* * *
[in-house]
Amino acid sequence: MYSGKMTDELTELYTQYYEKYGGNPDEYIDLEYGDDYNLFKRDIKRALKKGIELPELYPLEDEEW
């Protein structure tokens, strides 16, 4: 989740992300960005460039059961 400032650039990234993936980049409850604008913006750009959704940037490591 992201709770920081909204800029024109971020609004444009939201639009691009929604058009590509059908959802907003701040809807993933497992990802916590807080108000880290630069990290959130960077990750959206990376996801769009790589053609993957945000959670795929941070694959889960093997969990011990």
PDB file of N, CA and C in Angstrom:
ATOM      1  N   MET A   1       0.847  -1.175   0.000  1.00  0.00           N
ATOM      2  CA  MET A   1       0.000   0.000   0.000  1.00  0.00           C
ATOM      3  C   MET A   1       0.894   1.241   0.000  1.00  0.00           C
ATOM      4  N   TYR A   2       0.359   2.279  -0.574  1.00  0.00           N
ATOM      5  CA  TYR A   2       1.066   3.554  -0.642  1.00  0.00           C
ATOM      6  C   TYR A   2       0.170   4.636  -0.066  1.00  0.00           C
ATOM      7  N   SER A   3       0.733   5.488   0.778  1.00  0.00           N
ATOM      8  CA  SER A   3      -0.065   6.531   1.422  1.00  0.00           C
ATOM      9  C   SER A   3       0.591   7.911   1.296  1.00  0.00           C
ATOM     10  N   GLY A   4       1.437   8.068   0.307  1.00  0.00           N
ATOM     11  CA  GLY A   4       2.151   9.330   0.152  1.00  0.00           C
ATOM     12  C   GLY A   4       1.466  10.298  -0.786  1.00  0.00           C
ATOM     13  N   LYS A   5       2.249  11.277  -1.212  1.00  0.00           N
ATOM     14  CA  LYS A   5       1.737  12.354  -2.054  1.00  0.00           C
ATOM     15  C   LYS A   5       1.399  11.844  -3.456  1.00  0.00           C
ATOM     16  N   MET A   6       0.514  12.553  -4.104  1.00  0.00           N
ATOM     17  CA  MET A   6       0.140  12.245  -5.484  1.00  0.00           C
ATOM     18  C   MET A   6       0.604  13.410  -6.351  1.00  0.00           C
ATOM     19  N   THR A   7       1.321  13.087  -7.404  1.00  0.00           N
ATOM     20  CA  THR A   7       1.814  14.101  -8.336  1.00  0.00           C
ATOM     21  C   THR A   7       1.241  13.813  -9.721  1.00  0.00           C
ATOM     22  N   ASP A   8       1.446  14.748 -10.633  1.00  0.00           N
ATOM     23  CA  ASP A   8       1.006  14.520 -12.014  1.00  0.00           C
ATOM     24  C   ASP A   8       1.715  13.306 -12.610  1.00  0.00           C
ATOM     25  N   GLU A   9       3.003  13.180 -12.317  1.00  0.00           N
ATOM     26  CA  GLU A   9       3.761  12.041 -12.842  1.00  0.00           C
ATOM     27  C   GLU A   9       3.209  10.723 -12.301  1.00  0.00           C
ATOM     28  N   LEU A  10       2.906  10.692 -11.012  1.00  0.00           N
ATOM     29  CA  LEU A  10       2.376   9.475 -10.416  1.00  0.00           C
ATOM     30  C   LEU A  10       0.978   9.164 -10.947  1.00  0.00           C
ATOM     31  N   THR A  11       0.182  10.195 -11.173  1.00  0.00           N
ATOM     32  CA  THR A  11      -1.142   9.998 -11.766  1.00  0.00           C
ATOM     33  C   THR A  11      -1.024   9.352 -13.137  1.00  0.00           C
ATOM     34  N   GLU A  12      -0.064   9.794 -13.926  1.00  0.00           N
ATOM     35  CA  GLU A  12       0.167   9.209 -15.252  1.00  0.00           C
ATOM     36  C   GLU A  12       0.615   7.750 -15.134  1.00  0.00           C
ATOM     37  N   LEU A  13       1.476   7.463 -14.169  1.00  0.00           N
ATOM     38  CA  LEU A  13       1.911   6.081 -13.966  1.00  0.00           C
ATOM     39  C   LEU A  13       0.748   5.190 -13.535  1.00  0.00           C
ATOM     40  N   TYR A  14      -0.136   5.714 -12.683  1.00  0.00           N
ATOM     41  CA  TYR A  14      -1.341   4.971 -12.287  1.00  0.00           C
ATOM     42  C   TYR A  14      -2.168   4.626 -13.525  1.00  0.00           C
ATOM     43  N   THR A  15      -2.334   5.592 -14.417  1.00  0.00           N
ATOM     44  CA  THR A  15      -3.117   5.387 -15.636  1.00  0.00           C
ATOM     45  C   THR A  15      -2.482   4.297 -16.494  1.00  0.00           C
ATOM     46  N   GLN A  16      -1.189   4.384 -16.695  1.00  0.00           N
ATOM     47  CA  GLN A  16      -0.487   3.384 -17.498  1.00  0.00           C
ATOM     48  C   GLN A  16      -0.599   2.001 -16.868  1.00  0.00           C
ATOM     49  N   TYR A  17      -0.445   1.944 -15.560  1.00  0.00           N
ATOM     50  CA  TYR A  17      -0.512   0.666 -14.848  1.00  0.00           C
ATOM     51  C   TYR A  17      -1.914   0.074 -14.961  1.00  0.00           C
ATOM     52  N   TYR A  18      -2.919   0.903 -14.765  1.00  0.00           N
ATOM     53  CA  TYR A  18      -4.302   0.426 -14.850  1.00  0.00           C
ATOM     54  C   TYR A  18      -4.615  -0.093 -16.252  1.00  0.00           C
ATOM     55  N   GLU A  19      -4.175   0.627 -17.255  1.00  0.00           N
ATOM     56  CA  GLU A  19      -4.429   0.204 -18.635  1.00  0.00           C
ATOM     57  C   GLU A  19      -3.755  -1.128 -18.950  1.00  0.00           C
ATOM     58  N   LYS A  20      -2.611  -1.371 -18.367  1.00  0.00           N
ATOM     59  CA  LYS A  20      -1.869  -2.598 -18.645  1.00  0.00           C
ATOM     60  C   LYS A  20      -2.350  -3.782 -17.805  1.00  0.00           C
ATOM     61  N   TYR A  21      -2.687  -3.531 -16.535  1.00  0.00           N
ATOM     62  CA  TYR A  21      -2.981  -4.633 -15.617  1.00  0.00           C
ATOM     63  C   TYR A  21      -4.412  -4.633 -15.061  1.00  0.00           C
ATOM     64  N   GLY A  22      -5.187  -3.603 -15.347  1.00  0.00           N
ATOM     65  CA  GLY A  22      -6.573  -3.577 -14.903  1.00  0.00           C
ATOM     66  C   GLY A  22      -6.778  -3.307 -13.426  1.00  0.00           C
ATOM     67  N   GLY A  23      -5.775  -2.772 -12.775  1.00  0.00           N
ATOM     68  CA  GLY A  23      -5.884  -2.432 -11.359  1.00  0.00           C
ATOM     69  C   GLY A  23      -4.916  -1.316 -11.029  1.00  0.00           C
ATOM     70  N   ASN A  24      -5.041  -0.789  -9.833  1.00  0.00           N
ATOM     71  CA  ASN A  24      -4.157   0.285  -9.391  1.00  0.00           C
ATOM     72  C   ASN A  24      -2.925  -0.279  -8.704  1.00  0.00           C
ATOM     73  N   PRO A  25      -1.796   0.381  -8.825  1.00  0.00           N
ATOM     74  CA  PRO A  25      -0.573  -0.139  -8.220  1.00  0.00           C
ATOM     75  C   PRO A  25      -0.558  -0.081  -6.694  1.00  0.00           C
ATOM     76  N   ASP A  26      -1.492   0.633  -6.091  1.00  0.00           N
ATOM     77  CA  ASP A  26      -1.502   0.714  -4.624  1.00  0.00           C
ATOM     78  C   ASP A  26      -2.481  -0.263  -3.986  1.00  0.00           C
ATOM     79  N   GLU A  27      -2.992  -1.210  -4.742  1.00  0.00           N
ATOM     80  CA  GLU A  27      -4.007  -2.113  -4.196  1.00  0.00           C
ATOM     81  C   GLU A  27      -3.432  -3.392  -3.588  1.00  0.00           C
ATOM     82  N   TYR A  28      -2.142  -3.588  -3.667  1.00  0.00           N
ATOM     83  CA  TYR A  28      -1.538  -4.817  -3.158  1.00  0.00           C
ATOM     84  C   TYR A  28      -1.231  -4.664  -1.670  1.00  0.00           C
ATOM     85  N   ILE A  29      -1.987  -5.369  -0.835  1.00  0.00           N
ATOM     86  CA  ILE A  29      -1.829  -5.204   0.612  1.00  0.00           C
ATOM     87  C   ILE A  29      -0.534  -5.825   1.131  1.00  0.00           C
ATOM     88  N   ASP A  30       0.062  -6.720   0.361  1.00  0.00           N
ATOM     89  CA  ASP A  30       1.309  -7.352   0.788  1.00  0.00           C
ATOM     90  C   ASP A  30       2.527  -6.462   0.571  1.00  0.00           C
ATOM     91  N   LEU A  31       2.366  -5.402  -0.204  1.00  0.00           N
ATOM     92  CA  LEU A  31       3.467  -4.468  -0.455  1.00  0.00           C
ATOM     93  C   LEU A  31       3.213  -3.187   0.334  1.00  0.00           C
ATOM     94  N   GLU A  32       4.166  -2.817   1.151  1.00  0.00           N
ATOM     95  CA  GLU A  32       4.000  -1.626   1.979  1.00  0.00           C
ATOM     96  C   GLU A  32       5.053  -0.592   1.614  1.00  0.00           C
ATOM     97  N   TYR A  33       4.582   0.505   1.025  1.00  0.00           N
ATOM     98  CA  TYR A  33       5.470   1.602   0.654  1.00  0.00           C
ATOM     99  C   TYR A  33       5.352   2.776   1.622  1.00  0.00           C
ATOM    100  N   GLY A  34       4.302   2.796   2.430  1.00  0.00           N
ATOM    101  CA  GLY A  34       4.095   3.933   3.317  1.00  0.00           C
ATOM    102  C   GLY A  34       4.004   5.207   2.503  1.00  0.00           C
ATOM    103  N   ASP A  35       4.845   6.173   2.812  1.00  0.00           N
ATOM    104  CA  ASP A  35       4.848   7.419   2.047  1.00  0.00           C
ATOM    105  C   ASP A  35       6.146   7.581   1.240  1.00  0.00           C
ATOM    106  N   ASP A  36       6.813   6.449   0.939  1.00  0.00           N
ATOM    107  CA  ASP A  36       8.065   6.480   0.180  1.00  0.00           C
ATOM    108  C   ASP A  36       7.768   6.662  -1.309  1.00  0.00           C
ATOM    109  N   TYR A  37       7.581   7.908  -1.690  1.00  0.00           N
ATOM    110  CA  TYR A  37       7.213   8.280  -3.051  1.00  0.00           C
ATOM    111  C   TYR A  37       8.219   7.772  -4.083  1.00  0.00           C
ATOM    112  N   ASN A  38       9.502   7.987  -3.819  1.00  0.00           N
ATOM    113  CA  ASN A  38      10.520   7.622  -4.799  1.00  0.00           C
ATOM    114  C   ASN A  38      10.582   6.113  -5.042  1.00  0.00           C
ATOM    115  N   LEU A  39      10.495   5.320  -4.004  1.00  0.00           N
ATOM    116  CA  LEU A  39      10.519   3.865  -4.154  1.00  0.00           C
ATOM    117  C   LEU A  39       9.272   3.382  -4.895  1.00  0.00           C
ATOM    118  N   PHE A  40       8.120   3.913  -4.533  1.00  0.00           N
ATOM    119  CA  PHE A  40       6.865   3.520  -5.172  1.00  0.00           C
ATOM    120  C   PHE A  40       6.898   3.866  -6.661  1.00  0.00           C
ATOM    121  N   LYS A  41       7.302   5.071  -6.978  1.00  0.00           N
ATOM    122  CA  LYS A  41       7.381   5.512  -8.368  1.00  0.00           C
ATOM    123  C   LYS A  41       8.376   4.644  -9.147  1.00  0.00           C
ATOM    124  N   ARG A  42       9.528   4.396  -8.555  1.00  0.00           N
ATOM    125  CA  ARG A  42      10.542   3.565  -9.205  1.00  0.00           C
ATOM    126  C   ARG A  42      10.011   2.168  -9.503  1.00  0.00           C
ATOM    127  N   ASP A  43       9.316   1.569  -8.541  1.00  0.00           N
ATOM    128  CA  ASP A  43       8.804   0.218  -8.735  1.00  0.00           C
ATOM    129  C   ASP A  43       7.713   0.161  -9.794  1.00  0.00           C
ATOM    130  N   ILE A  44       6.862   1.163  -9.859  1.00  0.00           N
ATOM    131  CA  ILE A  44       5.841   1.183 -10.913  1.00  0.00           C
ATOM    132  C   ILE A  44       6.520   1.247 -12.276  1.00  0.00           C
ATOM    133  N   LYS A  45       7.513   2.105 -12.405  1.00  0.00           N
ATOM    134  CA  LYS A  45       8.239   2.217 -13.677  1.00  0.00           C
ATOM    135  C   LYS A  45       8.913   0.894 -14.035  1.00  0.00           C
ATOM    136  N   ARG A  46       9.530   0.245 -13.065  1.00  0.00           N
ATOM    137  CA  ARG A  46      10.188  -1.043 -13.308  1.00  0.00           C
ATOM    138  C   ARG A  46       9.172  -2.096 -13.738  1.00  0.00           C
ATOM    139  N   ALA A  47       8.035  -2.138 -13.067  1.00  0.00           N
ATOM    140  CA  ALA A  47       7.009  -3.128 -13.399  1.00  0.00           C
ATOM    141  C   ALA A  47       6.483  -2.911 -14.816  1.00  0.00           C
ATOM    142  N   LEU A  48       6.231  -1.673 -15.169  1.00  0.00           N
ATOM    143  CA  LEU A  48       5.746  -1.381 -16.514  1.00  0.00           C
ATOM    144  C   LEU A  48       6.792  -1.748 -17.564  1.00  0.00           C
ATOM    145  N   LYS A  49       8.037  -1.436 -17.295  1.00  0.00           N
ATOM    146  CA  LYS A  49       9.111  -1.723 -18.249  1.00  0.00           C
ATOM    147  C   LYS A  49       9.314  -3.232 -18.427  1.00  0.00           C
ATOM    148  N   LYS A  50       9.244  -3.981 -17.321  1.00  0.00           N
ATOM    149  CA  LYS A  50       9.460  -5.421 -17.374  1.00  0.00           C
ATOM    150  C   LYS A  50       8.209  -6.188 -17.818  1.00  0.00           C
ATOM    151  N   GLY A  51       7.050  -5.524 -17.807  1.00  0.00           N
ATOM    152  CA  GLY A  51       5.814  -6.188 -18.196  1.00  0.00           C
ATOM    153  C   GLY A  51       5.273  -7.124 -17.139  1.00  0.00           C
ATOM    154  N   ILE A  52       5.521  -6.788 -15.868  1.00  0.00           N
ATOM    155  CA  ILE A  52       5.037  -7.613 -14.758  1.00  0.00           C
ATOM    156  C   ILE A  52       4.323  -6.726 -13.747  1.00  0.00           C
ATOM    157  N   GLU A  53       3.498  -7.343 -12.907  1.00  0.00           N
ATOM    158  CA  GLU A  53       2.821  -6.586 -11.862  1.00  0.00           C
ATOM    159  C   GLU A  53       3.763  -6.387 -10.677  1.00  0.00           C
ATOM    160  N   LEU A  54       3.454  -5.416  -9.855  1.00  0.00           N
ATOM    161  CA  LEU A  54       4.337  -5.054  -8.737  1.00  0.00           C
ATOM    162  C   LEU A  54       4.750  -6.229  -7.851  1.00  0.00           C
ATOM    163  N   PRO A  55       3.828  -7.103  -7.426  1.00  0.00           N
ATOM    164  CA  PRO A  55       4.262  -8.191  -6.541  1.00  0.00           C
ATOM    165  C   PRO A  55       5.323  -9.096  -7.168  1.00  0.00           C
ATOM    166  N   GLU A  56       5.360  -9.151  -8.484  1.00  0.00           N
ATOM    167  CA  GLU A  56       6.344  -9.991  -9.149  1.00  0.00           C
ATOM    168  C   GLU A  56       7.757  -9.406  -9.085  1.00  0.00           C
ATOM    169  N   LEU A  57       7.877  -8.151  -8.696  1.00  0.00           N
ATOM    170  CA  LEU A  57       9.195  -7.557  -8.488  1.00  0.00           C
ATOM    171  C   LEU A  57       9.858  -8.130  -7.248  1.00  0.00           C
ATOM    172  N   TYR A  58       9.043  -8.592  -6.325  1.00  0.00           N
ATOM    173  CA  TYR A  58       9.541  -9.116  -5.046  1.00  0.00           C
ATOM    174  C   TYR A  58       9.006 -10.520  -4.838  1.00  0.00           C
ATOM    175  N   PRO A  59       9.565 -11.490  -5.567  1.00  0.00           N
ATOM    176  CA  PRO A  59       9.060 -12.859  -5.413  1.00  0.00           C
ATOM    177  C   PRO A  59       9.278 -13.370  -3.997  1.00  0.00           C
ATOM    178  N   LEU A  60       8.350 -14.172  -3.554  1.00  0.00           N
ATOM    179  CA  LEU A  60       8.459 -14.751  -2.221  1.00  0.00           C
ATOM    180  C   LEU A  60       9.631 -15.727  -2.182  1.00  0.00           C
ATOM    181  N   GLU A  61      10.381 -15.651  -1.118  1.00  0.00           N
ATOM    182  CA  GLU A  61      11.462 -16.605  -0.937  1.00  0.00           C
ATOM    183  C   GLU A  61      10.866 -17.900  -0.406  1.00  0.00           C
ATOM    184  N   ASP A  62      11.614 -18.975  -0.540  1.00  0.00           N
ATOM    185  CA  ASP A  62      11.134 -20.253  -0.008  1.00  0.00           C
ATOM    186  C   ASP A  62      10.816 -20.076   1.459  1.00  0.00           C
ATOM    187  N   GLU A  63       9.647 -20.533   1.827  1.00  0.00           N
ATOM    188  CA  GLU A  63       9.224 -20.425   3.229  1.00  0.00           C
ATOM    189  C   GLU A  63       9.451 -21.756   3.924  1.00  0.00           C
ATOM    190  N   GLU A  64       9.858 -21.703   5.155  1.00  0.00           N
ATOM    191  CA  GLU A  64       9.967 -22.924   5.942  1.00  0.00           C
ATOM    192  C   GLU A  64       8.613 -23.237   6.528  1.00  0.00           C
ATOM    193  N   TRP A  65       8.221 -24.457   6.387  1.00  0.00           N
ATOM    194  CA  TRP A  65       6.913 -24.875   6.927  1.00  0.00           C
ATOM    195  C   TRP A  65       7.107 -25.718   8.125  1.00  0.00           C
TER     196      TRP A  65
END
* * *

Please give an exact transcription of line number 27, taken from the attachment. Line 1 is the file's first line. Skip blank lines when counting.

ATOM     23  CA  ASP A   8       1.006  14.520 -12.014  1.00  0.00           C